Interesting, I hadn't thought of that :).

Signals are very poorly designed in my opinion (Fuchsia even omits them). We just cant guard against this easily because they are process wide. I've changed from unblocking SIGABRT at the beginning to blocking all except SIGABRT to try and not get interrupted by async signals. But another thread could change this unfortunately. We could (but I think maybe we should not) use locks here which sigaction must acquire before changing the signal mask to make sure once we enter abort no other thread can touch signals. At this point though, so many things must come together for this to happen that someone would have to be trying, and they could just make the sigaction syscall without the libc wrapper and go past our locks :P.

Like you mentioned above, worst case here is that the program dies to SIGKILL not SIGABRT. Of course I'll implement whatever we collectively think is necessary, though.

That's a good point. We can get creative with some locking may be to test this?

I might not be creative enough but the only way I could think to deterministically test this is with lldb in a lit style test :)

abrachet updated this revision to Diff 253717.Mar 30 2020, 3:19 PM

Don't block before first raise call, only once.

Looking at this now.

sivachandra accepted this revision.Apr 2 2020, 10:16 PM
sivachandra marked an inline comment as done.
sivachandra added inline comments.
libc/src/stdlib/abort.cpp
43–46

I think the truly correct way would be to use a recursive lock. Until then, this seems fine.

libc/test/src/stdlib/CMakeLists.txt
26

Can you make this TODO (sivachandra): ... so that I it would be easy for me to look it up?

I started working on fixing this, but then I found one bug (https://reviews.llvm.org/D77256), and then also realized I should check if we want to do this: https://reviews.llvm.org/D77340. If we decide to keep the latter, I prefer to put in first before I make any new changes to tracking deps.

This revision is now accepted and ready to land.Apr 2 2020, 10:16 PM
MaskRay requested changes to this revision.Apr 3 2020, 9:09 AM
MaskRay added inline comments.
libc/src/stdlib/abort.cpp
26

The function-local variable is not needed. If the signal handler of SIGABRT is set to abort, the following blocking logic should work.

This revision now requires changes to proceed.Apr 3 2020, 9:09 AM
MaskRay added inline comments.Apr 3 2020, 9:15 AM
libc/src/stdlib/abort.cpp
34

Another thread may concurrently install a signal handler for SIGABRT or unblock SIGABRT. There needs to be a lock.

abrachet marked 2 inline comments as done.Apr 3 2020, 9:39 AM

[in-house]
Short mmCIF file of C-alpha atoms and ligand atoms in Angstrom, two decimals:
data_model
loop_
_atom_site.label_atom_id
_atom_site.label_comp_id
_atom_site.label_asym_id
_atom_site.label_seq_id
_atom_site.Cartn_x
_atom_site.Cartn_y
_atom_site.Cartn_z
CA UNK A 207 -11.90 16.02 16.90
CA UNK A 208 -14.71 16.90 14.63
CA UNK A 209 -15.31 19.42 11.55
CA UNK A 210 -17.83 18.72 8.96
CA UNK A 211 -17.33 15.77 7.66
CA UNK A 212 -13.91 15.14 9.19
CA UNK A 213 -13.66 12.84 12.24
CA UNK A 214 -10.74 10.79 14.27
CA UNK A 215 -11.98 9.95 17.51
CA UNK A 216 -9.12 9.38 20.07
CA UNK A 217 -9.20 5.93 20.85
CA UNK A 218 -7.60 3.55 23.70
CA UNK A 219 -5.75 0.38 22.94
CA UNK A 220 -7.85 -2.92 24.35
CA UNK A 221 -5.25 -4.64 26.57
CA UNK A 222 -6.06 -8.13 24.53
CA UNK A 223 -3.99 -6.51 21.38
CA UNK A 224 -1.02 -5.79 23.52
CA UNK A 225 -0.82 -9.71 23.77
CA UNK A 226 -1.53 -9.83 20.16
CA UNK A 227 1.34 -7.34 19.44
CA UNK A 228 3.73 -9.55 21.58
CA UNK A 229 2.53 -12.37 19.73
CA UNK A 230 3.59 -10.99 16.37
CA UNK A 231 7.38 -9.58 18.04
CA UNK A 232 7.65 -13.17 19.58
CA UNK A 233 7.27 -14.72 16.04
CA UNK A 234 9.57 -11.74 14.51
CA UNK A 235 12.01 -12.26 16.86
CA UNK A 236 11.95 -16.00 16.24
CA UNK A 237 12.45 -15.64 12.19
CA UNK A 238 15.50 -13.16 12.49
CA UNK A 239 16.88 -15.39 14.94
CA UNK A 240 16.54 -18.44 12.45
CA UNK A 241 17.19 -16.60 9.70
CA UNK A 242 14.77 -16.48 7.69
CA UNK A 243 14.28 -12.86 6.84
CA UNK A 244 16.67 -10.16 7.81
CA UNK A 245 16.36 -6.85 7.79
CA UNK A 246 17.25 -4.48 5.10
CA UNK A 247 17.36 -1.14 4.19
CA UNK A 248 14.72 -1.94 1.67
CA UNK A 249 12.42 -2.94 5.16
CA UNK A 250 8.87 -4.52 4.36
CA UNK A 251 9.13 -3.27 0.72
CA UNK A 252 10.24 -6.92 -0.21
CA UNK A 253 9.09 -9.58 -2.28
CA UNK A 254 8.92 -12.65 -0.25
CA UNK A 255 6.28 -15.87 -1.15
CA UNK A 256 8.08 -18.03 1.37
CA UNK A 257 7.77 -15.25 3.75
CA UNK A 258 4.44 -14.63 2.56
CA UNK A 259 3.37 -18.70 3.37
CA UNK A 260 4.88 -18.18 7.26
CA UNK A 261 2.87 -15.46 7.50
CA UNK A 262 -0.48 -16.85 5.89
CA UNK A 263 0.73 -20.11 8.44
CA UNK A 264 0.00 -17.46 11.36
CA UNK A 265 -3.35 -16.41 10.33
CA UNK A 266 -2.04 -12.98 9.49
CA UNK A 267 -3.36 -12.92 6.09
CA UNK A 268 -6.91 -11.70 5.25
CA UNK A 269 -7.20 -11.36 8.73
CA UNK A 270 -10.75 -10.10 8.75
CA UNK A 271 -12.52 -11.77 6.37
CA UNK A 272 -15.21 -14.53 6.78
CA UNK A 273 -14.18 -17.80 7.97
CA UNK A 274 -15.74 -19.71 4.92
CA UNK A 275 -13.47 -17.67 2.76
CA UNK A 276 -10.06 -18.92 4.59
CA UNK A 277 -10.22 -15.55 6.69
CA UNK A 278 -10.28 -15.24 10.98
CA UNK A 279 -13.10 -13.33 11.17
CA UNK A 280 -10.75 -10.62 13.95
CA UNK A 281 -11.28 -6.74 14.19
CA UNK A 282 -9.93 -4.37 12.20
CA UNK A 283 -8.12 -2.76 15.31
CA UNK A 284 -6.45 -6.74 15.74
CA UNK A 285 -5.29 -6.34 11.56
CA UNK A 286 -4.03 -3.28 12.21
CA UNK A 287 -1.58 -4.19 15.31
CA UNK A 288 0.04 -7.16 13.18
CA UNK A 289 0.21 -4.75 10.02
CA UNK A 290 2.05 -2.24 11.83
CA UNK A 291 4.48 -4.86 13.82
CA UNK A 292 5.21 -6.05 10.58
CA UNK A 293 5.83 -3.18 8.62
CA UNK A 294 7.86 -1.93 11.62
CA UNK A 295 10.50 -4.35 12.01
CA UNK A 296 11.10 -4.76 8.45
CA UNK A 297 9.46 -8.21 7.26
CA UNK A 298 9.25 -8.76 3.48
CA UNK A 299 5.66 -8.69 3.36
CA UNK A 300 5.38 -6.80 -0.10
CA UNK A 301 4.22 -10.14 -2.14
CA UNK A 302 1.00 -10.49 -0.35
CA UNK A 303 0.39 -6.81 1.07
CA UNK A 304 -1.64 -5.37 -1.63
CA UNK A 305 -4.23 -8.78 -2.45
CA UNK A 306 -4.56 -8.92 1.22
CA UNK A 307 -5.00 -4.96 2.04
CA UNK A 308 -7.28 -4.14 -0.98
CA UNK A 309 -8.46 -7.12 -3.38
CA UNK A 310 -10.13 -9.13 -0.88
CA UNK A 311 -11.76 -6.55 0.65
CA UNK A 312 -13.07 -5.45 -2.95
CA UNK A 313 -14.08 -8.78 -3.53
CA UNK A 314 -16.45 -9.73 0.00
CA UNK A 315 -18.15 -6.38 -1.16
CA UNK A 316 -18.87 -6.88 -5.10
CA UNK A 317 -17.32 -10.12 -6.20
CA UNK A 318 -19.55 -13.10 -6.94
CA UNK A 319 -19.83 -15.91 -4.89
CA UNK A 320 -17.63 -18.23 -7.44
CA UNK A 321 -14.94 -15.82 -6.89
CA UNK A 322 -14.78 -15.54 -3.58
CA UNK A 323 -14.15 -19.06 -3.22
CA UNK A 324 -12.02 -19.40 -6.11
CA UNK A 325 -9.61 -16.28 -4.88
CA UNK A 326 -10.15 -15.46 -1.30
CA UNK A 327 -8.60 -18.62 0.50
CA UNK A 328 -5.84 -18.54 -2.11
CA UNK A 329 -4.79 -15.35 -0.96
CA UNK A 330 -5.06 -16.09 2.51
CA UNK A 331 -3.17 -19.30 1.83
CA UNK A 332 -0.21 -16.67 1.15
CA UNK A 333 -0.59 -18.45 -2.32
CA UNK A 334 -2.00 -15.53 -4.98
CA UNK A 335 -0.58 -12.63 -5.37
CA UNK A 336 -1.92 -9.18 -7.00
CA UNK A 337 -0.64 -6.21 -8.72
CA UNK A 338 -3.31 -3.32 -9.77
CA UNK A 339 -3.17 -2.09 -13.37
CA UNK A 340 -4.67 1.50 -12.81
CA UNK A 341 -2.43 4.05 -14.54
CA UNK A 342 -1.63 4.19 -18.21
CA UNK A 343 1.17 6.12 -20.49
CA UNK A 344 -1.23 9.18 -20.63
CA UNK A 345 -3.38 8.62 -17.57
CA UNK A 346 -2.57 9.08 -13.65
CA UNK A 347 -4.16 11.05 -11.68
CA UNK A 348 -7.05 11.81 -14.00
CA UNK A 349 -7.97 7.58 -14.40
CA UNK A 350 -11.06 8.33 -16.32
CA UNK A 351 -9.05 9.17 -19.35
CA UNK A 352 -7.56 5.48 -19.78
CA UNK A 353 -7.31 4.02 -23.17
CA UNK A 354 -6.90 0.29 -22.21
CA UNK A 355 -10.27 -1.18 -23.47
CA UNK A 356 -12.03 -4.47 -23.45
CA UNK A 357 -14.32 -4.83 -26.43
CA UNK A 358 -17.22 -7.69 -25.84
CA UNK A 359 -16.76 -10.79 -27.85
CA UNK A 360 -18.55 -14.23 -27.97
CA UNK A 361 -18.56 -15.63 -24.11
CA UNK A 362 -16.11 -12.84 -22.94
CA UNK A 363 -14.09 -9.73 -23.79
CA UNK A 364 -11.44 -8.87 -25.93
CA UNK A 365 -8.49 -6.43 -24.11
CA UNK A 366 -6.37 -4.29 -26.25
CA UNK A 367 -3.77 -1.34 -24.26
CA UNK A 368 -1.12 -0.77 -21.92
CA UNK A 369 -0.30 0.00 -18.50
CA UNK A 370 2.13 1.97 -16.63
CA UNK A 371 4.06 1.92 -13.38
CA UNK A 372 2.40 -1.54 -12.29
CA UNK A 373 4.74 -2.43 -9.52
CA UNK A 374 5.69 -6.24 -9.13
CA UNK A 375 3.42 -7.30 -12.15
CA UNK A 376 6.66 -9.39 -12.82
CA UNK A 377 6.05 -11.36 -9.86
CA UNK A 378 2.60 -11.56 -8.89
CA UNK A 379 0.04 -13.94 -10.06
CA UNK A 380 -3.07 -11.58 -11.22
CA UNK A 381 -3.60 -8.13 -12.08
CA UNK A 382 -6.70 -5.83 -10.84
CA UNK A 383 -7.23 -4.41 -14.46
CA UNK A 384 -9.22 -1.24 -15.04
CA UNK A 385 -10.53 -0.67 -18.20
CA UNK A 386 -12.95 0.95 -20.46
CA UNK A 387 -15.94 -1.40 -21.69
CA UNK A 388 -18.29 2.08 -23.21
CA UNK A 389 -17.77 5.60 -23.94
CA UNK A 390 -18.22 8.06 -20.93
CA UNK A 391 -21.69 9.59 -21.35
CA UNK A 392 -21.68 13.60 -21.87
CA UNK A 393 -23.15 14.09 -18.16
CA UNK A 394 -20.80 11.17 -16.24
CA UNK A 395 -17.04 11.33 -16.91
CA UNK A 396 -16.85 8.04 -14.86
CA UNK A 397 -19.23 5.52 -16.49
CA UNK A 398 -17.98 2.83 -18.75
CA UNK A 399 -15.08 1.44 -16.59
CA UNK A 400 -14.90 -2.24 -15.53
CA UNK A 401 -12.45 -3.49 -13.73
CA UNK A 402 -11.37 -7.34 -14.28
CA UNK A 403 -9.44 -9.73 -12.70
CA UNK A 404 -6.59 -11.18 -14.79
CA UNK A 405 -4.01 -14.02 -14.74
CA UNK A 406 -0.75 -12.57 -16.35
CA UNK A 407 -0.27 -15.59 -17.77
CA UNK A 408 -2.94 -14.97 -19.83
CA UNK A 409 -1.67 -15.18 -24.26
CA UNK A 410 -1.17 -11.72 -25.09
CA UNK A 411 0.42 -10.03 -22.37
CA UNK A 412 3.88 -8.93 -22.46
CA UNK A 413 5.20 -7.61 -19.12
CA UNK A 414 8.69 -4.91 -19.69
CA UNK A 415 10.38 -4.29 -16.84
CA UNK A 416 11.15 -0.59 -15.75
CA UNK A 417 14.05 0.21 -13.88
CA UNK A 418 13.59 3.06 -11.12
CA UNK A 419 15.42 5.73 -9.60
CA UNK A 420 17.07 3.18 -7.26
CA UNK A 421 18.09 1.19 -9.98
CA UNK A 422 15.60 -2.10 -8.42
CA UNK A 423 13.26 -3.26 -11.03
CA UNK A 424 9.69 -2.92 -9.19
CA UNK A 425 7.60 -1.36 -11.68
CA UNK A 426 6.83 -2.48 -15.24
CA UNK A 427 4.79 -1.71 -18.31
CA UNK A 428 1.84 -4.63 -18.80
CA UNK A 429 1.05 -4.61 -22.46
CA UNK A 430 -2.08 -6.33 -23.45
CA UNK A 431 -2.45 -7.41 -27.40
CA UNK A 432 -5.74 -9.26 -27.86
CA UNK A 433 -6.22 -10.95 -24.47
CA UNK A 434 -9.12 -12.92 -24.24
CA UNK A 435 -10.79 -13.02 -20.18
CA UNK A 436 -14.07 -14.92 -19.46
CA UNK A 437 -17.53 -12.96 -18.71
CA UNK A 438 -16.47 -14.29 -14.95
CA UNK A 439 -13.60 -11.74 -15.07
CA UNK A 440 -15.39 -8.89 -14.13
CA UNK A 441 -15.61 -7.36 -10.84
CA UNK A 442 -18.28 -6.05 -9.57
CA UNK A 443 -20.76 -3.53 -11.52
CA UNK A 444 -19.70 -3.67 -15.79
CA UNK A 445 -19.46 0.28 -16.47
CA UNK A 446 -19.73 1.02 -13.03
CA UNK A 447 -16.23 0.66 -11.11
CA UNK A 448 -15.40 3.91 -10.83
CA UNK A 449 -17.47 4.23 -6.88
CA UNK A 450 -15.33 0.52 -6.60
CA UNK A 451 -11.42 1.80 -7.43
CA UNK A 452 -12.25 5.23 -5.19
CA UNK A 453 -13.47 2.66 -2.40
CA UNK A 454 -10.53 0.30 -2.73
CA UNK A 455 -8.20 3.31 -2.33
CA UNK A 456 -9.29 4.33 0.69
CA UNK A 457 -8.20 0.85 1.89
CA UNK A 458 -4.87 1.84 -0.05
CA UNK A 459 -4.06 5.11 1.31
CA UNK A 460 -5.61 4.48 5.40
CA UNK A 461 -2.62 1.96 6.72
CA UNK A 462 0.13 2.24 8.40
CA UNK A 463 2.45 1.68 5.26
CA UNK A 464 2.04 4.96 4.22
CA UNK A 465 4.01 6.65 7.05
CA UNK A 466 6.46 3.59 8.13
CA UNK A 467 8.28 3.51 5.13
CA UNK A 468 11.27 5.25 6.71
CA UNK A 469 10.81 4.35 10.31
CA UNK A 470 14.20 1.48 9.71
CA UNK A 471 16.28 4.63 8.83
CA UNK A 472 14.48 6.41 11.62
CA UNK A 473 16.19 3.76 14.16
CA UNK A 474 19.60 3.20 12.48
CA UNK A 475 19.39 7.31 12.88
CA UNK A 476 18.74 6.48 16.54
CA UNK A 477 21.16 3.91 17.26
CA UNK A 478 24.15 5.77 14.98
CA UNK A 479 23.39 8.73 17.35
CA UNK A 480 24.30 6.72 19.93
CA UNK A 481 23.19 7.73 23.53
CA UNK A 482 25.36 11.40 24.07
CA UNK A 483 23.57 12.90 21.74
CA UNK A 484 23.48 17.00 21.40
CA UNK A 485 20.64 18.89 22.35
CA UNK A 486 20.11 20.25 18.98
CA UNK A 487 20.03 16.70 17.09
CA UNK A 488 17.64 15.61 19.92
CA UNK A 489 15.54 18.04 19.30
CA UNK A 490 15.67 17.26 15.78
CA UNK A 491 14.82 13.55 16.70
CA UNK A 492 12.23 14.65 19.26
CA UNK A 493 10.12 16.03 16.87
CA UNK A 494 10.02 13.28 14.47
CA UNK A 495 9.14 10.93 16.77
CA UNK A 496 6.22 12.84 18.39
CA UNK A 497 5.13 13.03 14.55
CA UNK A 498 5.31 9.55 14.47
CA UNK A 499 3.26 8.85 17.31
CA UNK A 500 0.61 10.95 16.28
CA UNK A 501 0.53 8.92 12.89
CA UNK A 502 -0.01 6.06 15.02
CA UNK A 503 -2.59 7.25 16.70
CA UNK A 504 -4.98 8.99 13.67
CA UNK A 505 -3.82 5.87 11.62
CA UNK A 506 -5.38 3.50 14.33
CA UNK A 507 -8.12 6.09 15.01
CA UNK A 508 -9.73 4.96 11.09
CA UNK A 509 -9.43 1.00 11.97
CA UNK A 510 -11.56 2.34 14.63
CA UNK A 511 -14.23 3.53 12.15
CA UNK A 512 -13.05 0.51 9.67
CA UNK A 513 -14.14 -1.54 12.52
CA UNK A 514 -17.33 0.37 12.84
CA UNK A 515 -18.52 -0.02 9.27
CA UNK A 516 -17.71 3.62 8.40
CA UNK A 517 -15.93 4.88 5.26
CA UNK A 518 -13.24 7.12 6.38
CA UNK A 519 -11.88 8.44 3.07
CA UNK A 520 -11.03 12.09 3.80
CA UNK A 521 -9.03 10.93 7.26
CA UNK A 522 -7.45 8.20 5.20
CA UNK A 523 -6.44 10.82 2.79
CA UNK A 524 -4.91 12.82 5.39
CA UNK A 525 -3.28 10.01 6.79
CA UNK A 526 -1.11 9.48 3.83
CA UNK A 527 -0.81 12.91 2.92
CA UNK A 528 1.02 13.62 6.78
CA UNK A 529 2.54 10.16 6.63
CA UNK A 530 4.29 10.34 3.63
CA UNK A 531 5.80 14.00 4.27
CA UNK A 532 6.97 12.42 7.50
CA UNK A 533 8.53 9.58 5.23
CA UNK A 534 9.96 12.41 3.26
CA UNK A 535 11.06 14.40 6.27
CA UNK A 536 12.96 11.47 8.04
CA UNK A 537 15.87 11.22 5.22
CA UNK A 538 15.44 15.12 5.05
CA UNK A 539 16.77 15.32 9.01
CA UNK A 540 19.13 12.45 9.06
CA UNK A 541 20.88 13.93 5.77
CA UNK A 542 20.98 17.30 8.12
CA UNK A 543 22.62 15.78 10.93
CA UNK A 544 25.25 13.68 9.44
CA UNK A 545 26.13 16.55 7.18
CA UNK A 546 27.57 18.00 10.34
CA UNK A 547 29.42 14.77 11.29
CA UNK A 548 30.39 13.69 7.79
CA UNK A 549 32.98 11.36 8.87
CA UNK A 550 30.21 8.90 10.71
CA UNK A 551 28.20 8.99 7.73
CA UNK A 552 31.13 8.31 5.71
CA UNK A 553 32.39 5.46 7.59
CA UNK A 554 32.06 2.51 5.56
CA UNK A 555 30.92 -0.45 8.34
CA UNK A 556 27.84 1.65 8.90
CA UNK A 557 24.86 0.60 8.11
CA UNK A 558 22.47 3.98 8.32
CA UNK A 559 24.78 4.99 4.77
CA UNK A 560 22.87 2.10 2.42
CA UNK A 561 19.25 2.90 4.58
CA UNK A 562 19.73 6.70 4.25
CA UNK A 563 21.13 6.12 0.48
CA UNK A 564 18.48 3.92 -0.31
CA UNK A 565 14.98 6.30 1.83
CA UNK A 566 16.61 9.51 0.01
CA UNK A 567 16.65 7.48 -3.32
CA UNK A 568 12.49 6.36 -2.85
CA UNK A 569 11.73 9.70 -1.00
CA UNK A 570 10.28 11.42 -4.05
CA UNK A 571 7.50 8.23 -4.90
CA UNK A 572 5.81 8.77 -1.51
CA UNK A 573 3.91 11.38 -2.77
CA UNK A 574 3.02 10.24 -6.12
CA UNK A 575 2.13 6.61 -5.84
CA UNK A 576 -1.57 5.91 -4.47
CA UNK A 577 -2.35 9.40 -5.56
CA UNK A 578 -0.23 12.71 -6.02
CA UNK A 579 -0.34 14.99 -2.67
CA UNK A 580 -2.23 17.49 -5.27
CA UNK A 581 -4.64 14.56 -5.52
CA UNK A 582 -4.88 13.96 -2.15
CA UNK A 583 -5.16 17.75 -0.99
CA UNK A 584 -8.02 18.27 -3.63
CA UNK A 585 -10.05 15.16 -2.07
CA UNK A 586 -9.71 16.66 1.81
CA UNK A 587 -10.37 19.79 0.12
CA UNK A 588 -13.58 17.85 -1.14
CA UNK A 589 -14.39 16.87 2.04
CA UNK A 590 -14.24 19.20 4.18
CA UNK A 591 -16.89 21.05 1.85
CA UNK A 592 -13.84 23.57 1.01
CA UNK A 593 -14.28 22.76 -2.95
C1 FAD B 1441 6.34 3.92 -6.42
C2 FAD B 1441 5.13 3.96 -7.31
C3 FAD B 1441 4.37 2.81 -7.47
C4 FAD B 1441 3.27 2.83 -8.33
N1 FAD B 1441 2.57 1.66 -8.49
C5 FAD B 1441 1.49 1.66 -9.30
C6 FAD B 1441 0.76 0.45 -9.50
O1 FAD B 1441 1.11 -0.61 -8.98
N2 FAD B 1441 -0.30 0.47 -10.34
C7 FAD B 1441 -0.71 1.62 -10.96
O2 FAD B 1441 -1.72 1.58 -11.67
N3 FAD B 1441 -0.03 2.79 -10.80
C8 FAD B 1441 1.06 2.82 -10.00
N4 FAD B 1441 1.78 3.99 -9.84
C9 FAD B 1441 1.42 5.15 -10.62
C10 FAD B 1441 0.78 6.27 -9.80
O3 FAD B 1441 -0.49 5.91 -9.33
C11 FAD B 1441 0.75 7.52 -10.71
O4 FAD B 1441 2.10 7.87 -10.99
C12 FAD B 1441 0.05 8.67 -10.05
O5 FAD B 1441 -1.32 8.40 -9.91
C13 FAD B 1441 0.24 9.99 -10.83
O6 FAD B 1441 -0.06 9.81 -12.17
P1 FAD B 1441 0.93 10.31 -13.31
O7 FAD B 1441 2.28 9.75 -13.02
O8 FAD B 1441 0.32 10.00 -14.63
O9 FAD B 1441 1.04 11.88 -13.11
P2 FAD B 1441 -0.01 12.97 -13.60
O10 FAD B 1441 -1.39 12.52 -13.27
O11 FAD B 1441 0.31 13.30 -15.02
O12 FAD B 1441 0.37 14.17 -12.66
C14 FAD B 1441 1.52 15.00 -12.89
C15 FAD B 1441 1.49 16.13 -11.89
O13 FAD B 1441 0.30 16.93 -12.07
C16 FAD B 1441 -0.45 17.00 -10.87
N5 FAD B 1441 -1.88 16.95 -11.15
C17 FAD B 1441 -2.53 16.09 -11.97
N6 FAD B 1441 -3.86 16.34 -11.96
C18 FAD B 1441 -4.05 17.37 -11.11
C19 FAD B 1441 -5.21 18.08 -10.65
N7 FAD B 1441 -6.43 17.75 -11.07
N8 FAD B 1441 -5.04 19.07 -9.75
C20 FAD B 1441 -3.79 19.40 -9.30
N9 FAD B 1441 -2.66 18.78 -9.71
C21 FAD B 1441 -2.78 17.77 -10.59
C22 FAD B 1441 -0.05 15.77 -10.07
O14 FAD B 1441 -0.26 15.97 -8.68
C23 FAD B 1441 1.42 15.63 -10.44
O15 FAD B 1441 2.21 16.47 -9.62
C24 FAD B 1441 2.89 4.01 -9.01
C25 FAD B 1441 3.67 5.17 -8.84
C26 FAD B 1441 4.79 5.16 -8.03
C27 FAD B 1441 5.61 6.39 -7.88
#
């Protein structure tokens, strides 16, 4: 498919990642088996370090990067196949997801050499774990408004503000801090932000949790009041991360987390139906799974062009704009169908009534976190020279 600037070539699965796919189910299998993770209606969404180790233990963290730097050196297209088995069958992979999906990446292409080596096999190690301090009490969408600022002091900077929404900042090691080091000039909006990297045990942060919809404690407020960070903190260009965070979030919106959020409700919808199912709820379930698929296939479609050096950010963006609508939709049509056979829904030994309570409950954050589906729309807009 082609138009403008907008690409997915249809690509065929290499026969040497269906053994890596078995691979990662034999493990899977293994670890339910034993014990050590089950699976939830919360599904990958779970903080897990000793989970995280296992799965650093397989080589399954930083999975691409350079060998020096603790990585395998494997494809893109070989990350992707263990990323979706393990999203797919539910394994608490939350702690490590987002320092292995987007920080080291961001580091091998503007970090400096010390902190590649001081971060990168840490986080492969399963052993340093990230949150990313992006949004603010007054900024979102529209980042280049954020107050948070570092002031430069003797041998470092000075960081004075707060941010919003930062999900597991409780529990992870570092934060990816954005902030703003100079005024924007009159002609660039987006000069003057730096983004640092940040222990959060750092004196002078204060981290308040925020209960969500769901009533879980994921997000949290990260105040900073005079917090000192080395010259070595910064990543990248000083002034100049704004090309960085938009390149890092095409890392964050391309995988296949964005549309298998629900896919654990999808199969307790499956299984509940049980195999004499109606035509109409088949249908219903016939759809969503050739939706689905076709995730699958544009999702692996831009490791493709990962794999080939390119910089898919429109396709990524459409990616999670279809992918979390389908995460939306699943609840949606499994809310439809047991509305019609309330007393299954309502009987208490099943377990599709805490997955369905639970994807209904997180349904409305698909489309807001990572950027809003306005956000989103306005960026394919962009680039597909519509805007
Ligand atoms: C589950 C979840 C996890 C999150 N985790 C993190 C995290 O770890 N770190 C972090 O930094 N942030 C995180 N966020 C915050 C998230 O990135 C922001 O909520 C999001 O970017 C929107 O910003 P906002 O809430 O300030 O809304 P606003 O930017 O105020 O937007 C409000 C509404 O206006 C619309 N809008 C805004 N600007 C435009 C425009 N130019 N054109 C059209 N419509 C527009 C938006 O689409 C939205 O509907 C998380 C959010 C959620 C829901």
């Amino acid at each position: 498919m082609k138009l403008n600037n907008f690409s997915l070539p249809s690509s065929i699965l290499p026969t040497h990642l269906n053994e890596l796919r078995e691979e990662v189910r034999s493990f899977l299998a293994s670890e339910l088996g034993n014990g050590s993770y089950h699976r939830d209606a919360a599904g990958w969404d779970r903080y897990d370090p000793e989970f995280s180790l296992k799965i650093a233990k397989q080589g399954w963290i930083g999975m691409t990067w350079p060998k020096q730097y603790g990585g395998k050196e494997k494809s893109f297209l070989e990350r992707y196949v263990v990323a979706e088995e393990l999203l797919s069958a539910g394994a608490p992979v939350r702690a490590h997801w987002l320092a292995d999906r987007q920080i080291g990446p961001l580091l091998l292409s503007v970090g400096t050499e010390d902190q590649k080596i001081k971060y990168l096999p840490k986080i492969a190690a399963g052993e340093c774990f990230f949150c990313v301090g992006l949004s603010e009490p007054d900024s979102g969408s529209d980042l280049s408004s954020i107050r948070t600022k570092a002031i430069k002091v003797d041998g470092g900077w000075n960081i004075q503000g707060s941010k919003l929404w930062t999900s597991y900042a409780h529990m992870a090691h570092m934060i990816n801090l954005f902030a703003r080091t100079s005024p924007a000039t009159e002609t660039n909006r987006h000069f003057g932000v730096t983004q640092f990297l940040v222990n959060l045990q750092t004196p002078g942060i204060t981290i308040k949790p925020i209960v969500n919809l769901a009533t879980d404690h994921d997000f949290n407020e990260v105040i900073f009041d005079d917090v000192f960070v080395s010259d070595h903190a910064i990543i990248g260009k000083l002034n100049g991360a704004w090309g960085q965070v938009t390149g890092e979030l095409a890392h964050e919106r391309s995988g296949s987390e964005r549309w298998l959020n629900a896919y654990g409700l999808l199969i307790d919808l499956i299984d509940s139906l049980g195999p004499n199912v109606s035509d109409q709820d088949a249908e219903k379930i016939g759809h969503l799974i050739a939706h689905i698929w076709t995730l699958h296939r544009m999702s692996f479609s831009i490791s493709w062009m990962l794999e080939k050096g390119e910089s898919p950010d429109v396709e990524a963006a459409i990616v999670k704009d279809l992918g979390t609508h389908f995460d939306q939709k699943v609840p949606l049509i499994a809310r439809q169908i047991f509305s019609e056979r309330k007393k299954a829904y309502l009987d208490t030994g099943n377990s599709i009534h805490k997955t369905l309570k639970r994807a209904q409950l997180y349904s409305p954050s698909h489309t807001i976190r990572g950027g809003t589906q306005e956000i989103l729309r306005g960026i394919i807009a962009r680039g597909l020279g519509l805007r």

abrachet added inline comments.
libc/src/stdlib/abort.cpp
26

On MacOS

::signal(SIGABRT, +[] (int) { ::abort(); });
::abort();

This dies to SIGSEGV, presumably from a stack overflow. This is not ideal.

34

Yes this was discussed, we need a recursive lock here but also in sigaction, we don't have those yet. I don't personally think the benefits are worth that complexity anyway though.

MaskRay added inline comments.Apr 3 2020, 10:02 AM
libc/src/stdlib/abort.cpp
34

This suggests that the patches should be applied in a better way. If a mutex is implemented before improving abort, then we don't need to care about this.

I think a non-recursive mutex suffices here.

sivachandra added inline comments.Apr 3 2020, 10:27 AM
libc/src/stdlib/abort.cpp
34

Perfect is the enemy of the good: https://en.wikipedia.org/wiki/Perfect_is_the_enemy_of_good
FWIW, this albeit incomplete implementation allowed us to make progress with other pieces. Not to claim other pieces are complete or perfect. As I said in another post, the quest for perfection hinders progress, and more importantly, hinders our own learning.

MaskRay added inline comments.Apr 3 2020, 1:27 PM
libc/src/stdlib/abort.cpp
34

I am not sure this is the excuse to check in the imperfect code at this point. Actually the simply abort() is sufficient for 99.9% use cases. Nobody will sigaction SIGABRT to abort itself. When the other infrastructure is not ready, it is premature to over-optimize abort. You can disregard it but that will eventually clutter up the history of llvm-libc.

A messy history will just hinder learning for posterity, which may be a lot of people.

sivachandra added inline comments.Apr 3 2020, 2:47 PM
libc/src/stdlib/abort.cpp
34

You seem to argue for perfection and imperfection at the same time (because this patch is trying to reduce the existing imperfection). It is probably getting into subjective opinions at this point so I am going to let @alexbrachet decide if they want to submit it as is, or if they want to wait for a recursive mutex implementation. I am OK with either approach as I don't think "clutter up history" is an issue.

abrachet marked an inline comment as done.Apr 3 2020, 3:24 PM
abrachet added inline comments.
libc/src/stdlib/abort.cpp
34

I could add a lock here and make sigaction and sigprocmask acquire it. But I really wonder if it is worth the added complexity to handle this case. Also, what if the user handler longjmps? Then the next call to abort will be a deadlock too. I don't think there is 0 tradeoff here, it isn't obvious as you make it seem that we must handle this case. The standard says very little about what is required here. @MaskRay if you feel strongly then I will add it, its a trivial change on my end.